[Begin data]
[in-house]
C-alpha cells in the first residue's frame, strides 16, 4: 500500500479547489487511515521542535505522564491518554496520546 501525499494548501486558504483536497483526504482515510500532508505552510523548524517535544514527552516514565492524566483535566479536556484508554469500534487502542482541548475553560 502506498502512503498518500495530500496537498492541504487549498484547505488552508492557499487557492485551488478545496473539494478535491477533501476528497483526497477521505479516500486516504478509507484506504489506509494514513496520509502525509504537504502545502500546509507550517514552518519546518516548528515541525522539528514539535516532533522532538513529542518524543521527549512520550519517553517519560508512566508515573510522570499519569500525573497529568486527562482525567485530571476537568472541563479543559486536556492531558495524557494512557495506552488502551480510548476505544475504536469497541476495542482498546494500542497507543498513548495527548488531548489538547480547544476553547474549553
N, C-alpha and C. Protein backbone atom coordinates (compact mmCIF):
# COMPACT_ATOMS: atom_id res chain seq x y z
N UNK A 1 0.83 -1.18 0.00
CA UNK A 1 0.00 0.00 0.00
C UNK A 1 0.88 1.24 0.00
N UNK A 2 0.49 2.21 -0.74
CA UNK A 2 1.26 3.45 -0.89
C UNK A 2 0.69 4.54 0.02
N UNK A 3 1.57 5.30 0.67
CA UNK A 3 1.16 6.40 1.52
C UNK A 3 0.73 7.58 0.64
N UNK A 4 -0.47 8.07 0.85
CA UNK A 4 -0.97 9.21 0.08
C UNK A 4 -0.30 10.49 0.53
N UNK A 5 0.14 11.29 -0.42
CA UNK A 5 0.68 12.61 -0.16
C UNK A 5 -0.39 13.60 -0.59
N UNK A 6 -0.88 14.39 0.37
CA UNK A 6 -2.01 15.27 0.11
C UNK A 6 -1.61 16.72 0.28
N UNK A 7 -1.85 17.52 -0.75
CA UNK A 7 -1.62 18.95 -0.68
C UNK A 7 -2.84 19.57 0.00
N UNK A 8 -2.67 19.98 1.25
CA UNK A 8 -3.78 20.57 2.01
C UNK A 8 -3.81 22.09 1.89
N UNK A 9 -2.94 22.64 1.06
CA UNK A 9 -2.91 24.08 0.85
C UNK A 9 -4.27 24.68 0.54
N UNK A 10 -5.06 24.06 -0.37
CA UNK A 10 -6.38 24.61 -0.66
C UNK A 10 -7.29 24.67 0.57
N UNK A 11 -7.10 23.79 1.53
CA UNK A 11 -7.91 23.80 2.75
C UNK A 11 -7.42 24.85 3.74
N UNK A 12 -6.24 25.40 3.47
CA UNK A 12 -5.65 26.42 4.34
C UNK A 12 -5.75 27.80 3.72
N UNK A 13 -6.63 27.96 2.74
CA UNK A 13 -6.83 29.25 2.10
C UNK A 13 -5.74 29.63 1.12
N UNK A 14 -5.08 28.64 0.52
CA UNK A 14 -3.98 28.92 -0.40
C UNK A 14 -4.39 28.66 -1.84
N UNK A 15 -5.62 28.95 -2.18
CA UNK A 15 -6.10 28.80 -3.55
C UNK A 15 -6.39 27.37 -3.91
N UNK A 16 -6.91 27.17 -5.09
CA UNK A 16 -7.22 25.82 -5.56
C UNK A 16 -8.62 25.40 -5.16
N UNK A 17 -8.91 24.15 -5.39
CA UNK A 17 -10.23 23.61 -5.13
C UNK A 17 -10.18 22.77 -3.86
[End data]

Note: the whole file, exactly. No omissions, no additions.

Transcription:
[in-house]
C-alpha cells in the first residue's frame, strides 16, 4: 500500500479547489487511515521542535505522564491518554496520546 501525499494548501486558504483536497483526504482515510500532508505552510523548524517535544514527552516514565492524566483535566479536556484508554469500534487502542482541548475553560 502506498502512503498518500495530500496537498492541504487549498484547505488552508492557499487557492485551488478545496473539494478535491477533501476528497483526497477521505479516500486516504478509507484506504489506509494514513496520509502525509504537504502545502500546509507550517514552518519546518516548528515541525522539528514539535516532533522532538513529542518524543521527549512520550519517553517519560508512566508515573510522570499519569500525573497529568486527562482525567485530571476537568472541563479543559486536556492531558495524557494512557495506552488502551480510548476505544475504536469497541476495542482498546494500542497507543498513548495527548488531548489538547480547544476553547474549553
N, C-alpha and C. Protein backbone atom coordinates (compact mmCIF):
# COMPACT_ATOMS: atom_id res chain seq x y z
N UNK A 1 0.83 -1.18 0.00
CA UNK A 1 0.00 0.00 0.00
C UNK A 1 0.88 1.24 0.00
N UNK A 2 0.49 2.21 -0.74
CA UNK A 2 1.26 3.45 -0.89
C UNK A 2 0.69 4.54 0.02
N UNK A 3 1.57 5.30 0.67
CA UNK A 3 1.16 6.40 1.52
C UNK A 3 0.73 7.58 0.64
N UNK A 4 -0.47 8.07 0.85
CA UNK A 4 -0.97 9.21 0.08
C UNK A 4 -0.30 10.49 0.53
N UNK A 5 0.14 11.29 -0.42
CA UNK A 5 0.68 12.61 -0.16
C UNK A 5 -0.39 13.60 -0.59
N UNK A 6 -0.88 14.39 0.37
CA UNK A 6 -2.01 15.27 0.11
C UNK A 6 -1.61 16.72 0.28
N UNK A 7 -1.85 17.52 -0.75
CA UNK A 7 -1.62 18.95 -0.68
C UNK A 7 -2.84 19.57 0.00
N UNK A 8 -2.67 19.98 1.25
CA UNK A 8 -3.78 20.57 2.01
C UNK A 8 -3.81 22.09 1.89
N UNK A 9 -2.94 22.64 1.06
CA UNK A 9 -2.91 24.08 0.85
C UNK A 9 -4.27 24.68 0.54
N UNK A 10 -5.06 24.06 -0.37
CA UNK A 10 -6.38 24.61 -0.66
C UNK A 10 -7.29 24.67 0.57
N UNK A 11 -7.10 23.79 1.53
CA UNK A 11 -7.91 23.80 2.75
C UNK A 11 -7.42 24.85 3.74
N UNK A 12 -6.24 25.40 3.47
CA UNK A 12 -5.65 26.42 4.34
C UNK A 12 -5.75 27.80 3.72
N UNK A 13 -6.63 27.96 2.74
CA UNK A 13 -6.83 29.25 2.10
C UNK A 13 -5.74 29.63 1.12
N UNK A 14 -5.08 28.64 0.52
CA UNK A 14 -3.98 28.92 -0.40
C UNK A 14 -4.39 28.66 -1.84
N UNK A 15 -5.62 28.95 -2.18
CA UNK A 15 -6.10 28.80 -3.55
C UNK A 15 -6.39 27.37 -3.91
N UNK A 16 -6.91 27.17 -5.09
CA UNK A 16 -7.22 25.82 -5.56
C UNK A 16 -8.62 25.40 -5.16
N UNK A 17 -8.91 24.15 -5.39
CA UNK A 17 -10.23 23.61 -5.13
C UNK A 17 -10.18 22.77 -3.86